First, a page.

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Serpentine™

By Linotype

Dick Jensen
Linotype
Dick Jensen (USA) designed Serpentine, is a contemporary-looking display font, for the Visual Graphics Corporation in 1972. With the rise of digital typesetting and desktop publishing, this typeface quickly became both popular and ubiquitous. This dynamic, wide, boxy design is identifiable via tiny triangular swellings at the stroke endings - what might be called semi-serifs. Serpentine is available in six different font styles: Light, Light Oblique, Medium, Medium Oblique, Bold, and Bold Oblique.

Serpentine" is a greenish rock that sometimes resembles a serpent's skin, and is often used as a decorative stone in architecture. Though this font doesn't seem at all snaky or sinuous, it does have an architectural, stone-like solidity. The subtle, almost non-existent curves and semi-serifs keep it from being too stern or cold. Although the underlying strokes of each weight are similar, the six members of the Serpentine font family all present their own individual personalities. Serpentine Light lends itself well to text for onscreen displays, for instance, while the numbers from typeface's heavier weights are seen around the world on soccer jerseys! Additionally, the oblique styles convey a streamlined sense of speed, furthermore lending Serpentine well to sport and athletic applications (especially the faster, high-speed varieties).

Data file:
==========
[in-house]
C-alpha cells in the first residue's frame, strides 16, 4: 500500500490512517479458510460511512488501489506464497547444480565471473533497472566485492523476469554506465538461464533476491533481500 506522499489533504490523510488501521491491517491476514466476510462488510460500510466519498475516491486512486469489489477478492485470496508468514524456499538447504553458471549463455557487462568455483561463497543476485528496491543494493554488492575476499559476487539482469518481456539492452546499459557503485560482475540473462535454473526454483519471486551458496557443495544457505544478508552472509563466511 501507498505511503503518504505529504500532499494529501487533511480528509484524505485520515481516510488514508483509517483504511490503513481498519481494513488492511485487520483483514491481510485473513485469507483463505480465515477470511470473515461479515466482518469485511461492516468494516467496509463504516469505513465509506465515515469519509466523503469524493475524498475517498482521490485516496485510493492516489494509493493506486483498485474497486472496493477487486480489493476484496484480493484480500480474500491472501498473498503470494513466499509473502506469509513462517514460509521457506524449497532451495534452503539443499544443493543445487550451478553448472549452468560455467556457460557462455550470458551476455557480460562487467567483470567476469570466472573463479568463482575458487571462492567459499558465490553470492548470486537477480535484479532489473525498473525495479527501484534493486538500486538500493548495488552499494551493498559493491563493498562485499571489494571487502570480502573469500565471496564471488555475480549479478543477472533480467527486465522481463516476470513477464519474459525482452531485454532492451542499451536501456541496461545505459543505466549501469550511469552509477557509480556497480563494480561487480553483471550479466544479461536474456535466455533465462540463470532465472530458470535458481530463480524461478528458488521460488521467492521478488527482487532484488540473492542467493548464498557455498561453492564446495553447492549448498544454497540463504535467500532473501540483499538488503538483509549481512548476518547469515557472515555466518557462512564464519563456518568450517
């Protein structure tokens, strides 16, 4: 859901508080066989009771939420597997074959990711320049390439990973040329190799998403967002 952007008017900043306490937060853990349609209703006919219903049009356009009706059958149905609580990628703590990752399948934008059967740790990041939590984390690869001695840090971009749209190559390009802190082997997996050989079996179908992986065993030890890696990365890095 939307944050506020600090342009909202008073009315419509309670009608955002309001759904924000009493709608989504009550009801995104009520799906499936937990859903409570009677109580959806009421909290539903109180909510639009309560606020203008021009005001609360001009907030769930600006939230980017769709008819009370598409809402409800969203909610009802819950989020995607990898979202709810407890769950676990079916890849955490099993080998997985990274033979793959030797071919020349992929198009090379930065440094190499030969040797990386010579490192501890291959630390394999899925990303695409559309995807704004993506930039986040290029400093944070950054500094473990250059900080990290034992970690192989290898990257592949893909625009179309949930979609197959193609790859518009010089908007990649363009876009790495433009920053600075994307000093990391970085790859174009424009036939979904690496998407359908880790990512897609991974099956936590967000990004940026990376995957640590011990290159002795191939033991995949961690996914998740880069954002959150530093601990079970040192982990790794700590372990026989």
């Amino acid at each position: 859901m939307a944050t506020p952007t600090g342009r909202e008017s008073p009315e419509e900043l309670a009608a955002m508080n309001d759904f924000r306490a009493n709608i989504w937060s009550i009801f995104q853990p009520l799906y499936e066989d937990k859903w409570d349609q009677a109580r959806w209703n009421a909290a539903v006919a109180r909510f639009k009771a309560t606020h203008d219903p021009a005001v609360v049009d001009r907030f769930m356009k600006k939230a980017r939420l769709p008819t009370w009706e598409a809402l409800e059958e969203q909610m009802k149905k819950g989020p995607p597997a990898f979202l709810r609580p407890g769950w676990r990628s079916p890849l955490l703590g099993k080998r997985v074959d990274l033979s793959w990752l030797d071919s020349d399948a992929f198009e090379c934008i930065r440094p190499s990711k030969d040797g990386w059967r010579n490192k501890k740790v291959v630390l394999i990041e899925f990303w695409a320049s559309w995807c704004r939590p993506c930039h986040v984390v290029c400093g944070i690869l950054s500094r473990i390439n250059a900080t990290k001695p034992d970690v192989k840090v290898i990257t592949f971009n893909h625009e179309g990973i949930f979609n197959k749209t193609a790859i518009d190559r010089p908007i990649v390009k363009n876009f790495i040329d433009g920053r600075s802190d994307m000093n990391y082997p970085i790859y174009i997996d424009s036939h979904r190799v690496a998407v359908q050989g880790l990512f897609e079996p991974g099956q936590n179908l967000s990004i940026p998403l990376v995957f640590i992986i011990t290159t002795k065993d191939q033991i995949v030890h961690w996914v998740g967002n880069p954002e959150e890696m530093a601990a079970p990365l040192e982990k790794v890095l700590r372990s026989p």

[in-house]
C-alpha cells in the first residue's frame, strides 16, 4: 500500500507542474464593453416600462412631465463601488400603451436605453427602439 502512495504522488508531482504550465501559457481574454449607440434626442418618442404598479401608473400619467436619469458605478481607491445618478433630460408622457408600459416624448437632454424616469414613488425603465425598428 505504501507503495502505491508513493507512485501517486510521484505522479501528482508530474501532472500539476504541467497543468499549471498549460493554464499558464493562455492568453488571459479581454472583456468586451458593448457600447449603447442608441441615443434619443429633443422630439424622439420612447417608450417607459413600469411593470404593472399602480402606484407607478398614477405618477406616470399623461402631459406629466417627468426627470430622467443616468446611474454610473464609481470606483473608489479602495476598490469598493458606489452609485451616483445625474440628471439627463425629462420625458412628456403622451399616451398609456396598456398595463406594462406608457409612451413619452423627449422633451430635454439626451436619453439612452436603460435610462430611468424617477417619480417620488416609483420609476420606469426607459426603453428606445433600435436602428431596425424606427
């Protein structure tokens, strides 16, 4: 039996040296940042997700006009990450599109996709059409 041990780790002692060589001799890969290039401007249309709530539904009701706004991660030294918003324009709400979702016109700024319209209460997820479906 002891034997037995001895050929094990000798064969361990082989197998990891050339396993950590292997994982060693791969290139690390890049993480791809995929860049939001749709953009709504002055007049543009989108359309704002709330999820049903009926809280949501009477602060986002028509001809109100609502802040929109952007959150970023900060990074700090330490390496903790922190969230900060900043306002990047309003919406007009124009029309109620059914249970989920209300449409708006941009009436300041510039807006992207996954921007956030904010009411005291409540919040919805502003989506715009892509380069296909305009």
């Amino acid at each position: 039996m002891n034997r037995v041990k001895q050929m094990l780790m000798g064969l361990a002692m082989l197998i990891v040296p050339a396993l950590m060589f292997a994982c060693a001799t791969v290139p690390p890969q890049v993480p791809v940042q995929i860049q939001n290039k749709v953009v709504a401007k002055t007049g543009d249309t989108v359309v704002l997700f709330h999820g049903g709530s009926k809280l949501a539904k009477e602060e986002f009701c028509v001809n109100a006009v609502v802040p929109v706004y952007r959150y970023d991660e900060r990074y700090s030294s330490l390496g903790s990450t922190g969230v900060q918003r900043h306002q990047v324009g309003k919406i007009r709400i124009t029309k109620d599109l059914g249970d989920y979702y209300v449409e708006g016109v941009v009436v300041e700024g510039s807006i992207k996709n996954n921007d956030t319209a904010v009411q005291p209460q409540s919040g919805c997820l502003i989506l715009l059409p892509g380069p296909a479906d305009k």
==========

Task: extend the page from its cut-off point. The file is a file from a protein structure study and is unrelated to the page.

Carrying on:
Because of its 1970s pedigree, Serpentine has come to be known as a genuine "retro" face. This makes the typeface even more appropriate for display usage, in applications such as logo design, magazine headlines, and party flyers.

If you like Serpentine, check out the following similar fonts in the Linotype portfolio:
Copperplate Gothic (similar serifs)
Eurostile (similar width)
Princetown (another "athletic" font)
Insignia (similar "techno" feeling)"

Serpentine was designed by Dirk Jensen in 1972. It’s a bold design that breaks many typeface design conventions. Taking inspiration perhaps from Aldo Novarese’s Eurostile®, Jensen used the similar letterforms, square with rounded corners, but added contrast to the strokes weights and a hint of a serif on most terminals.

The family was originally released in just 3 weights – light, medium and bold – with corresponding italics. Additional Serpentine designs were released almost immediately after the initial release. Serpentine Sans, for example, was released in 1972 without any trace of the semi-serif that characterized the original release.

While today the Serpentine family brings a retro feel, the typeface remains a popular choice for a variety of display applications.

Display
Technical